4 Apr 2024

A tale of two islands – erect-crested penguins

From Voice of Tangaroa, 5:00 am on 4 April 2024
A dozen black-and-white penguins with yellow eyebrows and orange bills attempting to swim through whitewash. Some have flippers outstretched; others crane their necks out of the churning ocean.

A raft of erect-crested penguins make the bull-rush to shore on Proclamation Island, part of the Bounty Island group. Photo: © Richard Robinson

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The Bounty Islands jut out of the water like giant granite fins. Steep and sheer, with no greenery in sight. They are covered instead by a mottled white – guano or bird poo from the tens of thousands of penguins and albatrosses that come here to breed.  

The least studied penguin 

The Bounty Islands is one of two remote, subantarctic island groups home to the erect-crested penguin. Stout and handsome, with bright yellow crests that look like elaborate punk rock hairdos, their remote breeding sites means they’ve not been studied in depth.  

But Dr Thomas Mattern of the Tawaki Project plans to change that.  

Good news and bad 

Using drones to make photo mosaics of all the Bounty islands, Thomas has counted each penguin breeding pair and arrived at a number that suggests the Bounty Island population of penguins has remained relatively stable since the mid-1990s. Good news.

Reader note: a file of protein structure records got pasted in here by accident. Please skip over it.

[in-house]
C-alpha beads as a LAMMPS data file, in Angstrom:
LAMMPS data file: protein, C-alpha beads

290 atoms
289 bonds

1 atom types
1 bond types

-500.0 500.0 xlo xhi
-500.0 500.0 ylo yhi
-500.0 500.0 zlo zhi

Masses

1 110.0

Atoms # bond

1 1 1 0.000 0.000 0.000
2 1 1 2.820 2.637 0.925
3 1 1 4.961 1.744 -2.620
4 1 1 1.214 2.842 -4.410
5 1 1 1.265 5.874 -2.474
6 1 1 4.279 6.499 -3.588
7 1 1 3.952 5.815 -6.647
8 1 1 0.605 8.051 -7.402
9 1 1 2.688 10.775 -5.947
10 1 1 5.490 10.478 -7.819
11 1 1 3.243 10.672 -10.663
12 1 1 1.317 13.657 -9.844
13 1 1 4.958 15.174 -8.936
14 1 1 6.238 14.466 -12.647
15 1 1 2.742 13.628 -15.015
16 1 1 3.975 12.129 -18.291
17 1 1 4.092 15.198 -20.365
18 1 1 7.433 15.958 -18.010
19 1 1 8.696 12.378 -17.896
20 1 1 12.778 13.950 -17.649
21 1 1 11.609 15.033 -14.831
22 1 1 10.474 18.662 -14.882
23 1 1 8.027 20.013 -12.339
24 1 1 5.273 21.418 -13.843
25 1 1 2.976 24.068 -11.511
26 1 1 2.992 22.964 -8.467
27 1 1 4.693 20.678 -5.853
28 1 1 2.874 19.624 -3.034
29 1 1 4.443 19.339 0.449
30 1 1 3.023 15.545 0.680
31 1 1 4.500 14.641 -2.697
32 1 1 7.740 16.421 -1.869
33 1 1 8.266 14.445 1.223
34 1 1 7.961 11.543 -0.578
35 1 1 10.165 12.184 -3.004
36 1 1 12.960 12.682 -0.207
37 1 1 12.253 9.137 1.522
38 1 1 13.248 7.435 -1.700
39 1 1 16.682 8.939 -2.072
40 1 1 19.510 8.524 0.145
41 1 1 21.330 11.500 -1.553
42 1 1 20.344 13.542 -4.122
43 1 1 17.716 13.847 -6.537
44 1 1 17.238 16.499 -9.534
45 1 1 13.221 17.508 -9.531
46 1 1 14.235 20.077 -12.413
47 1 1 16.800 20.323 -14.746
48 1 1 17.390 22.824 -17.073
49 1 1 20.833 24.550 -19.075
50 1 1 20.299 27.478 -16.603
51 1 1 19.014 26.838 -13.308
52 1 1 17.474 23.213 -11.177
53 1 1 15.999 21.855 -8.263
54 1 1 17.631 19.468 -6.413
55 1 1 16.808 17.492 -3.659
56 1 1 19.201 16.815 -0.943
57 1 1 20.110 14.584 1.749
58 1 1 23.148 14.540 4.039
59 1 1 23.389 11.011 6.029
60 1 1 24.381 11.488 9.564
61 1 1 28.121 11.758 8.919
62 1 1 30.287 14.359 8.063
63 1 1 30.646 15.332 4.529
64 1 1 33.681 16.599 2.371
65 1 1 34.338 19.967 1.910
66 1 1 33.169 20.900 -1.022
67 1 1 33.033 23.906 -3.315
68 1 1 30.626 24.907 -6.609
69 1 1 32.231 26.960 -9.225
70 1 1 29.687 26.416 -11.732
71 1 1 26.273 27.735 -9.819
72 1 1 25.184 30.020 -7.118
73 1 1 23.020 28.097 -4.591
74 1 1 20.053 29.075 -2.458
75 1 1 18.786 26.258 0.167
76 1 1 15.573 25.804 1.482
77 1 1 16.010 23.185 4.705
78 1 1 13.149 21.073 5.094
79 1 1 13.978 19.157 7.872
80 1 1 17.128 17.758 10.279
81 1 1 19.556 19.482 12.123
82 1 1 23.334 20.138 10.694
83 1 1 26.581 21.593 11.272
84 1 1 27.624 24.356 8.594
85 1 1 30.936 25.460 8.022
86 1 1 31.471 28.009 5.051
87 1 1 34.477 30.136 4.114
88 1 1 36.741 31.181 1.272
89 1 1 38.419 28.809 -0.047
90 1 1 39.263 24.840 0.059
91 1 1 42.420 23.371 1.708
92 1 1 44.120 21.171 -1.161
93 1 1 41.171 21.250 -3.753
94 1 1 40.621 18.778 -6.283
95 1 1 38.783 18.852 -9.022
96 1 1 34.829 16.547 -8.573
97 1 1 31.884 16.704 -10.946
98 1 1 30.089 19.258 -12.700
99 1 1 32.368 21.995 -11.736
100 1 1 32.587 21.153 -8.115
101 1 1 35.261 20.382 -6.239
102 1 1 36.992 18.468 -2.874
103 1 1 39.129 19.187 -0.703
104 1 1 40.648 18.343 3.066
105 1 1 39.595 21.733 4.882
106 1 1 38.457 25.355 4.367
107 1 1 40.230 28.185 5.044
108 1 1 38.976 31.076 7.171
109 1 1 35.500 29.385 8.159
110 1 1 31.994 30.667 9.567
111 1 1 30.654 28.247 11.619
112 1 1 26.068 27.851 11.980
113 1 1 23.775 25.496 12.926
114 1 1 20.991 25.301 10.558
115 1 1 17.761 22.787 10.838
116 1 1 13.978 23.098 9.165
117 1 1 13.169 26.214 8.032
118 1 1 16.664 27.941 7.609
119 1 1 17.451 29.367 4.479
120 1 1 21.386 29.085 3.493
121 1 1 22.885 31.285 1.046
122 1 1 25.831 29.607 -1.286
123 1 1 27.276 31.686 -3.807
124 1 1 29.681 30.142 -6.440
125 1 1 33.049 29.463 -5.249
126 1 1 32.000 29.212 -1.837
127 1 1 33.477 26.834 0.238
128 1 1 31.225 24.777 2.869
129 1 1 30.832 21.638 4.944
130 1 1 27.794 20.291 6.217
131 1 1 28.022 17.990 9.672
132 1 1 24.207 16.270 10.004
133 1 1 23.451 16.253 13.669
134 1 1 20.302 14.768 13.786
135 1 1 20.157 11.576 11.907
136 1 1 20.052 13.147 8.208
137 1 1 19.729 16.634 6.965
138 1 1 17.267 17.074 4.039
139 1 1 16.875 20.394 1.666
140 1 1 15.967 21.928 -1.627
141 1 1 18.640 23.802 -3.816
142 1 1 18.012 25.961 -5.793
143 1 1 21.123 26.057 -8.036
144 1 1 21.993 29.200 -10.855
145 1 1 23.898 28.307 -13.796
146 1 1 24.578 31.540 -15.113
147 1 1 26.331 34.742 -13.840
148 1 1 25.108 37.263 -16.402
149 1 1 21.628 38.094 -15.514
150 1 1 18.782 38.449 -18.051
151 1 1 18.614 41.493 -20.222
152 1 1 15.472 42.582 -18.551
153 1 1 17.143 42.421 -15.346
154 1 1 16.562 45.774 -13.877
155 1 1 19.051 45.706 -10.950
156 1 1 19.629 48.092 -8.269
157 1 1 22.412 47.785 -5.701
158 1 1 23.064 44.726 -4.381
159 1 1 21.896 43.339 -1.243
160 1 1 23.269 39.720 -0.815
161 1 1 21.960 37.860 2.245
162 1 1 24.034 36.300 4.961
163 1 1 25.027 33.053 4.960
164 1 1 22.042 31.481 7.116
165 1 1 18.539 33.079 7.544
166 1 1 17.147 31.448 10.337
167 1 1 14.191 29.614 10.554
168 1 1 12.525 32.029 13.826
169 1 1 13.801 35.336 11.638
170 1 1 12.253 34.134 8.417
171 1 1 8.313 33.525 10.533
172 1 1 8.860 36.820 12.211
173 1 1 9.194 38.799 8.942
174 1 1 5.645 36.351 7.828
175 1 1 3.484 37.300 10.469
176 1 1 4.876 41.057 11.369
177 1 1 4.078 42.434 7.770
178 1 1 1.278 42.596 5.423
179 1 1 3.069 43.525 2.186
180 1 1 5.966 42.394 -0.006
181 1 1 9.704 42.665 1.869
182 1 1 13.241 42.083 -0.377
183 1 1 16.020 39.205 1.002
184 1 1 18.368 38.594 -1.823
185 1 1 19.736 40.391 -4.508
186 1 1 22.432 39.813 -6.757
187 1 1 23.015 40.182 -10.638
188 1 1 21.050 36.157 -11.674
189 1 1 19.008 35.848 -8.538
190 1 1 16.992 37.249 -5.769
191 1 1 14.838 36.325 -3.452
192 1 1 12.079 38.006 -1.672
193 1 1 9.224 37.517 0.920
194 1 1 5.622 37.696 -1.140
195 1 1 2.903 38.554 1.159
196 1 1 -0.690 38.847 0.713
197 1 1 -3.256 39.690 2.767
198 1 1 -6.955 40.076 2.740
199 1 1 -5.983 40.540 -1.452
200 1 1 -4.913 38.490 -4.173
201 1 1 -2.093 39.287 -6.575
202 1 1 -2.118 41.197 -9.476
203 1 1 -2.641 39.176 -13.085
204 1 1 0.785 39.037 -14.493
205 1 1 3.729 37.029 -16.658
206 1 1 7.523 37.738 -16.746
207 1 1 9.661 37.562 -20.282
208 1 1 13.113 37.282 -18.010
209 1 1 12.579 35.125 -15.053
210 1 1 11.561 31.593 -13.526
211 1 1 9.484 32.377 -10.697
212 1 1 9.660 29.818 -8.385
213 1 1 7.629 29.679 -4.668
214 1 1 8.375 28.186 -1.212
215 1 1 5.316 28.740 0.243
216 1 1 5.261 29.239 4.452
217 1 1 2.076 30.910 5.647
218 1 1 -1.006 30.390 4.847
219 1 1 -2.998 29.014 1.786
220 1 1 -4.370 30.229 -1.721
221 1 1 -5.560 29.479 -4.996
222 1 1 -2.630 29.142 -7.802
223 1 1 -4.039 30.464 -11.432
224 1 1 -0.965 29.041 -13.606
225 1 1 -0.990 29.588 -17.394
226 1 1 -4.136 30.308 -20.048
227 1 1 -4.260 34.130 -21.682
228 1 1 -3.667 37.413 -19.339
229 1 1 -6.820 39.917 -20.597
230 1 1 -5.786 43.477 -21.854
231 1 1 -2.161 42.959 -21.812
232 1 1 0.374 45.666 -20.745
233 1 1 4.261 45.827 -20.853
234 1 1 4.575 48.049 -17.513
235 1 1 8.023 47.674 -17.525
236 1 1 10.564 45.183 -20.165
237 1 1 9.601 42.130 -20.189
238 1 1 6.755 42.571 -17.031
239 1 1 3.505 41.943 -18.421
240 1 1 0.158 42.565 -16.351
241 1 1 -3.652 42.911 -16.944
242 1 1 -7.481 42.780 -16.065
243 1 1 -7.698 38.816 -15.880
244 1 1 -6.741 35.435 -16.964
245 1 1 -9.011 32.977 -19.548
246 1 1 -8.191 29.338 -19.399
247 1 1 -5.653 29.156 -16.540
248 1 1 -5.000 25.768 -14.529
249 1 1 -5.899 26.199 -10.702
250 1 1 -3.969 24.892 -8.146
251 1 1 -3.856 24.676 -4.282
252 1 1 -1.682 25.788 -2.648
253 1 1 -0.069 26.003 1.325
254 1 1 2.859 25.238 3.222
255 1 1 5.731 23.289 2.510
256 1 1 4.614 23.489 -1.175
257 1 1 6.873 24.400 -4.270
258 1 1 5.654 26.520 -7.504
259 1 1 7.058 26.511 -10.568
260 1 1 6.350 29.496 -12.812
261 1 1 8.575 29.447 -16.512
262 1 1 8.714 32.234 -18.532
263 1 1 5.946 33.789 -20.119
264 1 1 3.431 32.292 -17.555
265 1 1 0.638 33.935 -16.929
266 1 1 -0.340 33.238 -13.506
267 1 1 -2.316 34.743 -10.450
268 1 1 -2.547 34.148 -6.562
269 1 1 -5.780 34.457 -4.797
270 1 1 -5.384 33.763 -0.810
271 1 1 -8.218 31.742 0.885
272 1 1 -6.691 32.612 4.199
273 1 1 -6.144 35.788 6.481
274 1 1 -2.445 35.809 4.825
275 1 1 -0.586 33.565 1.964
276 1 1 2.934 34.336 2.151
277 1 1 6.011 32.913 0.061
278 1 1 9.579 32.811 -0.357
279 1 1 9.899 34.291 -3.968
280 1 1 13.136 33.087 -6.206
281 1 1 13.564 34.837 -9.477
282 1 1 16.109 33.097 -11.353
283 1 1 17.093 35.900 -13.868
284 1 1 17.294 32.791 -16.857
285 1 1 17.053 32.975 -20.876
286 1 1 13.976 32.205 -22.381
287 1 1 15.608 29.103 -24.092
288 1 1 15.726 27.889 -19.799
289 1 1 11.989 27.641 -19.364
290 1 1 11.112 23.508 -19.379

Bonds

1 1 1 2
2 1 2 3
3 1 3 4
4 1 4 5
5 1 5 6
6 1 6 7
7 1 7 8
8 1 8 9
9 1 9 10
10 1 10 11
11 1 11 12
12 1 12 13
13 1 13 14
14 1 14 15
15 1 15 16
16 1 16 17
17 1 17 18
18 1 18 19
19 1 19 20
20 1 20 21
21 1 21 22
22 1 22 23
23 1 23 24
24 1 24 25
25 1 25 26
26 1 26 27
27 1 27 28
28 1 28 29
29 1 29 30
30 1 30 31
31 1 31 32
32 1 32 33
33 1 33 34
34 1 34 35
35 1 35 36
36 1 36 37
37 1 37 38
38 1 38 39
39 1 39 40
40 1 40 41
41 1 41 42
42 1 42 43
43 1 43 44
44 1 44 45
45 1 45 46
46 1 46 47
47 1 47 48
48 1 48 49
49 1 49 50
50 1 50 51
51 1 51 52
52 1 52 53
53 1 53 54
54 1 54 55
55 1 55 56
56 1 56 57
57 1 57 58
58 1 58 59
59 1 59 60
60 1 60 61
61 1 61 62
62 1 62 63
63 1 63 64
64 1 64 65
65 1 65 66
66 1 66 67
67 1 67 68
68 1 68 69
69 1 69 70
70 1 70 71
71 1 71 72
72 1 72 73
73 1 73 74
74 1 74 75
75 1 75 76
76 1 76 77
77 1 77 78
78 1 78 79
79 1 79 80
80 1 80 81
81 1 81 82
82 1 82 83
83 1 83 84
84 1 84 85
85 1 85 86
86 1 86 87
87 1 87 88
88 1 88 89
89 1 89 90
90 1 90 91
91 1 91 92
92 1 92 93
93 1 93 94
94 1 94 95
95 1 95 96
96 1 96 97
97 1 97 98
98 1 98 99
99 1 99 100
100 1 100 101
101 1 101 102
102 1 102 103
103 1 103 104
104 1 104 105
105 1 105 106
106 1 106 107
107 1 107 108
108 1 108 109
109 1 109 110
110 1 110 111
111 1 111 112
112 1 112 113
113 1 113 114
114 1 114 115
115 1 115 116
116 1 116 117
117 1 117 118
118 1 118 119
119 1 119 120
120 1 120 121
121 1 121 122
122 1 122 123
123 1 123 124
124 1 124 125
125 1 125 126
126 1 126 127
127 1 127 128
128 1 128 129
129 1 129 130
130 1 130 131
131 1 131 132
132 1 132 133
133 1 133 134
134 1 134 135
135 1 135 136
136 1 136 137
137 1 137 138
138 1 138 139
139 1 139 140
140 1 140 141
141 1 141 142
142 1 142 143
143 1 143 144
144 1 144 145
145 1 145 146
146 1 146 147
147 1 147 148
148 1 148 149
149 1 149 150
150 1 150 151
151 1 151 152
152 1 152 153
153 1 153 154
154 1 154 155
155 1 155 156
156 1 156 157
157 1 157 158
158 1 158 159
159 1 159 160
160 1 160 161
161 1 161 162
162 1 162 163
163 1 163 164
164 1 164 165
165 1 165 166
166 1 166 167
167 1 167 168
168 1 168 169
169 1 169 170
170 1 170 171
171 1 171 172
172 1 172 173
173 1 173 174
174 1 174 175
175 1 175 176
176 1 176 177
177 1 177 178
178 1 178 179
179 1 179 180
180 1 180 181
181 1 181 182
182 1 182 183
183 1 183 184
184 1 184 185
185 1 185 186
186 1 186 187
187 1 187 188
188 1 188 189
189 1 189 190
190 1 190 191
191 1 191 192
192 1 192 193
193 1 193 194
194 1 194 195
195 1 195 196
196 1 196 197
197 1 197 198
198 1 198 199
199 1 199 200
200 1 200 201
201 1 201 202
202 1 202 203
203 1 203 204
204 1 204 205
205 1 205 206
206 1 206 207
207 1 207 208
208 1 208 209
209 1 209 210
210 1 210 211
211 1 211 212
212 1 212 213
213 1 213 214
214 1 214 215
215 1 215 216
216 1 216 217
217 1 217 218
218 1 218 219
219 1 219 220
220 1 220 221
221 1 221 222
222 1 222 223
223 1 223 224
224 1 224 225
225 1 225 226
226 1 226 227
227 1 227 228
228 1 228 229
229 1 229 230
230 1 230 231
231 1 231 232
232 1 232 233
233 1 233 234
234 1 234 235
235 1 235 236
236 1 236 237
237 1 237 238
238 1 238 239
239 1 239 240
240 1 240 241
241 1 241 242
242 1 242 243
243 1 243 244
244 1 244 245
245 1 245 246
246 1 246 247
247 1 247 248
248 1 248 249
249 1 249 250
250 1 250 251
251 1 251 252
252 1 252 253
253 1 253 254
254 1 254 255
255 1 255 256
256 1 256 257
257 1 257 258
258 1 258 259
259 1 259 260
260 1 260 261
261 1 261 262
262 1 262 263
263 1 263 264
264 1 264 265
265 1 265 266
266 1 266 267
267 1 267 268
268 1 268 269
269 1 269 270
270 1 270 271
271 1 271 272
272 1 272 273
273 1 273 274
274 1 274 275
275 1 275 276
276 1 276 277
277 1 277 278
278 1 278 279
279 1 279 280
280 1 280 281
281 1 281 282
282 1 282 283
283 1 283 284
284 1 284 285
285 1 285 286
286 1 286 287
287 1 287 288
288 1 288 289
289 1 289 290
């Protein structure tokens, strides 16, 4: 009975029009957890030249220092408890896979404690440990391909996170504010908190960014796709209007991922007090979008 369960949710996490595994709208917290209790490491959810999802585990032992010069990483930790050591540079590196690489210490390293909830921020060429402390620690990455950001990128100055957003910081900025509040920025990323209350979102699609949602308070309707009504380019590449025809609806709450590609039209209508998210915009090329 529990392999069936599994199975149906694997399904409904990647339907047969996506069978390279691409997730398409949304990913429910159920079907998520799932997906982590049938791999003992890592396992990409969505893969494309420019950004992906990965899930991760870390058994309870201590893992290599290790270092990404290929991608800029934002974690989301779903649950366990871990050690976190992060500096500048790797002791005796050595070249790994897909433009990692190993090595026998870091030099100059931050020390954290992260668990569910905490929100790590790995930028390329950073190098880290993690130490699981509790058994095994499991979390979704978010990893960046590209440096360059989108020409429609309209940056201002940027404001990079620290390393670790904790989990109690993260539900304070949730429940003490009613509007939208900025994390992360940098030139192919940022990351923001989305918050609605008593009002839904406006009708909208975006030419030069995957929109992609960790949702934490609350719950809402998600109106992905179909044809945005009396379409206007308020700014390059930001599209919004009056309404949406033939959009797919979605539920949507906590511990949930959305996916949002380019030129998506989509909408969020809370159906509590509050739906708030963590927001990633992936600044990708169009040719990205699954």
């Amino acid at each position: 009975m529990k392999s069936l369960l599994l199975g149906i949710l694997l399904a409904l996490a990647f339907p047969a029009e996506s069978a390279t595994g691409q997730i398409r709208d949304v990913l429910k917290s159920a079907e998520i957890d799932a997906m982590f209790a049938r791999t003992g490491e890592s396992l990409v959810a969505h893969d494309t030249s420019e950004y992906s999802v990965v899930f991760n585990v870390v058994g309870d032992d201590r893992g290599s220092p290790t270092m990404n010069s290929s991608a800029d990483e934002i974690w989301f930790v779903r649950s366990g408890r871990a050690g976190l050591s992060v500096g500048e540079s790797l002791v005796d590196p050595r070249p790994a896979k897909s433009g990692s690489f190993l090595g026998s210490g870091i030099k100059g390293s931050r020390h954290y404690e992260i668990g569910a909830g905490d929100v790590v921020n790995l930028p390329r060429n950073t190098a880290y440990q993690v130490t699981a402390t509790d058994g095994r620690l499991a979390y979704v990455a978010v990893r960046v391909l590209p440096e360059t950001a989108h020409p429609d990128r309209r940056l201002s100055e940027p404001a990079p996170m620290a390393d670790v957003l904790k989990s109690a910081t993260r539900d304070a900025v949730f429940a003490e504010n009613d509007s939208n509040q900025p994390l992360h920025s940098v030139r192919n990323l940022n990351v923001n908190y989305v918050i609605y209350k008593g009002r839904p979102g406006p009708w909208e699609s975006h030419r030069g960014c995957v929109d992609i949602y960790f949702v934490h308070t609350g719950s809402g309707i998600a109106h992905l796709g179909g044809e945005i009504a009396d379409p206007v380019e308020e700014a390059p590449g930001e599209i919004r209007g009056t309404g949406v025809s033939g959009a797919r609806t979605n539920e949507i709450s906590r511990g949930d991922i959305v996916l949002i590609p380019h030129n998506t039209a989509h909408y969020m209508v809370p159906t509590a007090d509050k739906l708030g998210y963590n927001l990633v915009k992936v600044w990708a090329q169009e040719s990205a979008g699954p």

Not the case for their other breeding sites at the Antipodes Islands, where early evidence suggests a significant decline.  

But these island groups are a mere 200 kilometres apart – a hop, skip and a jump in penguin swimming distance. How is one group seemingly doing fine while the other is in trouble?  

New Zealand Geographic’s James Frankham joins an expedition to these remote and wild islands as the scientists begin to unravel this mystery.  

Two men standing on a bare patch of rock look up at a drone hovering above them in a blue sky streaked with grey clouds. Behind them a third person wearing a hood bends over a white bucket next to a backpack and some other equipment. Surrounding the trio is a vast colony of seabirds dotted across the rocks, while some seabirds soar overhead. A small deep blue ocean inlet is visible to the right, where the rock slopes towards the sea.

At the summit of Proclamation Island, part of the Bounty Islands, Otago University scientist Thomas Mattern launches a drone through ‘the albatross layer’ that swarms the island, with Dave Houston acting as an air traffic controller. Mattern (and his daughter Hannah who flew a second drone) took 8,145 photos on 44 white-knuckled flights to map and model the entire island group; data he will use to count every single bird that nests here. Photo: © Richard Robinson

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